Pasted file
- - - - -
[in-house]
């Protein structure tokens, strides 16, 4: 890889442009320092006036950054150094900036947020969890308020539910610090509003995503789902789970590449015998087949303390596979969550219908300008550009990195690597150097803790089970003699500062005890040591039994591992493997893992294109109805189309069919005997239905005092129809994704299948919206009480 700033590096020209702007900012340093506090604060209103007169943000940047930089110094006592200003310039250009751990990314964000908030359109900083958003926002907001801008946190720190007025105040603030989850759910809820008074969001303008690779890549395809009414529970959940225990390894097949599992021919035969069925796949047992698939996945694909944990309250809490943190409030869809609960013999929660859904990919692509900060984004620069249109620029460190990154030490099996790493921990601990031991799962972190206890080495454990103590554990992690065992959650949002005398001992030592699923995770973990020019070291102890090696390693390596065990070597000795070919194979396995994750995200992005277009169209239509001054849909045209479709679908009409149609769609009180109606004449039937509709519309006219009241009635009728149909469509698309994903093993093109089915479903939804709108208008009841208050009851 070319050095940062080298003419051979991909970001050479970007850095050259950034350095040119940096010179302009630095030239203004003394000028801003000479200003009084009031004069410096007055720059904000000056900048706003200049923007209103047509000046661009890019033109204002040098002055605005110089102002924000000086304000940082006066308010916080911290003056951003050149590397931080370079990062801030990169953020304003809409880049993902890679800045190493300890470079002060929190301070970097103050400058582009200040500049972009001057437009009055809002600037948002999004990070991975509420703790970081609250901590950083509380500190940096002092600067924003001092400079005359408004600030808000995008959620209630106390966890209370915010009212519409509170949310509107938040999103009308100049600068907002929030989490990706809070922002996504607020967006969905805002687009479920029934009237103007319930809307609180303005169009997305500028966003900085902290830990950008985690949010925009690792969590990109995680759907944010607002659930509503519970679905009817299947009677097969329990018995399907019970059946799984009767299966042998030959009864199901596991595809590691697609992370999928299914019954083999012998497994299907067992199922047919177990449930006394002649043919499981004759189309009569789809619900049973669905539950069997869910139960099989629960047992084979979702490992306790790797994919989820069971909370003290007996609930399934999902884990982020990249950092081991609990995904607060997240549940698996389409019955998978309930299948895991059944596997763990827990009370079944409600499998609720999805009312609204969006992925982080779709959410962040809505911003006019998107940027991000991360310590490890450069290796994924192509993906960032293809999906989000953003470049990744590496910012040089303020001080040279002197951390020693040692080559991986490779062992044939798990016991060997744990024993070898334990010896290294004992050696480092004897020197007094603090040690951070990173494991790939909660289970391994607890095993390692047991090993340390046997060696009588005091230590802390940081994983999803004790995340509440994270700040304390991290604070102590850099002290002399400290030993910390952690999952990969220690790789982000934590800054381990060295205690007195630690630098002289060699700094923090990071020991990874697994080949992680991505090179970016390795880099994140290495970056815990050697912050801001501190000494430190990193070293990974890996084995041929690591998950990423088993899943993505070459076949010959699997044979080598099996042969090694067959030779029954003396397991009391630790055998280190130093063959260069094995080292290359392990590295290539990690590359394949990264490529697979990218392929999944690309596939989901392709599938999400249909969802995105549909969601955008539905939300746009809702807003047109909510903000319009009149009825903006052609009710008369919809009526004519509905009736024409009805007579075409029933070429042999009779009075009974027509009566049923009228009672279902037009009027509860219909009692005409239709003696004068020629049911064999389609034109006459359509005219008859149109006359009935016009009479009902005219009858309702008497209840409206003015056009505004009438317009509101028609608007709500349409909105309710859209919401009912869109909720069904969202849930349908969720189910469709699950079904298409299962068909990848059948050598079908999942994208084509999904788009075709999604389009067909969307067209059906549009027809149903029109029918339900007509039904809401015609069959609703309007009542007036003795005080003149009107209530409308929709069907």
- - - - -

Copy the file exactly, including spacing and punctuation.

[in-house]
């Protein structure tokens, strides 16, 4: 890889442009320092006036950054150094900036947020969890308020539910610090509003995503789902789970590449015998087949303390596979969550219908300008550009990195690597150097803790089970003699500062005890040591039994591992493997893992294109109805189309069919005997239905005092129809994704299948919206009480 700033590096020209702007900012340093506090604060209103007169943000940047930089110094006592200003310039250009751990990314964000908030359109900083958003926002907001801008946190720190007025105040603030989850759910809820008074969001303008690779890549395809009414529970959940225990390894097949599992021919035969069925796949047992698939996945694909944990309250809490943190409030869809609960013999929660859904990919692509900060984004620069249109620029460190990154030490099996790493921990601990031991799962972190206890080495454990103590554990992690065992959650949002005398001992030592699923995770973990020019070291102890090696390693390596065990070597000795070919194979396995994750995200992005277009169209239509001054849909045209479709679908009409149609769609009180109606004449039937509709519309006219009241009635009728149909469509698309994903093993093109089915479903939804709108208008009841208050009851 070319050095940062080298003419051979991909970001050479970007850095050259950034350095040119940096010179302009630095030239203004003394000028801003000479200003009084009031004069410096007055720059904000000056900048706003200049923007209103047509000046661009890019033109204002040098002055605005110089102002924000000086304000940082006066308010916080911290003056951003050149590397931080370079990062801030990169953020304003809409880049993902890679800045190493300890470079002060929190301070970097103050400058582009200040500049972009001057437009009055809002600037948002999004990070991975509420703790970081609250901590950083509380500190940096002092600067924003001092400079005359408004600030808000995008959620209630106390966890209370915010009212519409509170949310509107938040999103009308100049600068907002929030989490990706809070922002996504607020967006969905805002687009479920029934009237103007319930809307609180303005169009997305500028966003900085902290830990950008985690949010925009690792969590990109995680759907944010607002659930509503519970679905009817299947009677097969329990018995399907019970059946799984009767299966042998030959009864199901596991595809590691697609992370999928299914019954083999012998497994299907067992199922047919177990449930006394002649043919499981004759189309009569789809619900049973669905539950069997869910139960099989629960047992084979979702490992306790790797994919989820069971909370003290007996609930399934999902884990982020990249950092081991609990995904607060997240549940698996389409019955998978309930299948895991059944596997763990827990009370079944409600499998609720999805009312609204969006992925982080779709959410962040809505911003006019998107940027991000991360310590490890450069290796994924192509993906960032293809999906989000953003470049990744590496910012040089303020001080040279002197951390020693040692080559991986490779062992044939798990016991060997744990024993070898334990010896290294004992050696480092004897020197007094603090040690951070990173494991790939909660289970391994607890095993390692047991090993340390046997060696009588005091230590802390940081994983999803004790995340509440994270700040304390991290604070102590850099002290002399400290030993910390952690999952990969220690790789982000934590800054381990060295205690007195630690630098002289060699700094923090990071020991990874697994080949992680991505090179970016390795880099994140290495970056815990050697912050801001501190000494430190990193070293990974890996084995041929690591998950990423088993899943993505070459076949010959699997044979080598099996042969090694067959030779029954003396397991009391630790055998280190130093063959260069094995080292290359392990590295290539990690590359394949990264490529697979990218392929999944690309596939989901392709599938999400249909969802995105549909969601955008539905939300746009809702807003047109909510903000319009009149009825903006052609009710008369919809009526004519509905009736024409009805007579075409029933070429042999009779009075009974027509009566049923009228009672279902037009009027509860219909009692005409239709003696004068020629049911064999389609034109006459359509005219008859149109006359009935016009009479009902005219009858309702008497209840409206003015056009505004009438317009509101028609608007709500349409909105309710859209919401009912869109909720069904969202849930349908969720189910469709699950079904298409299962068909990848059948050598079908999942994208084509999904788009075709999604389009067909969307067209059906549009027809149903029109029918339900007509039904809401015609069959609703309007009542007036003795005080003149009107209530409308929709069907």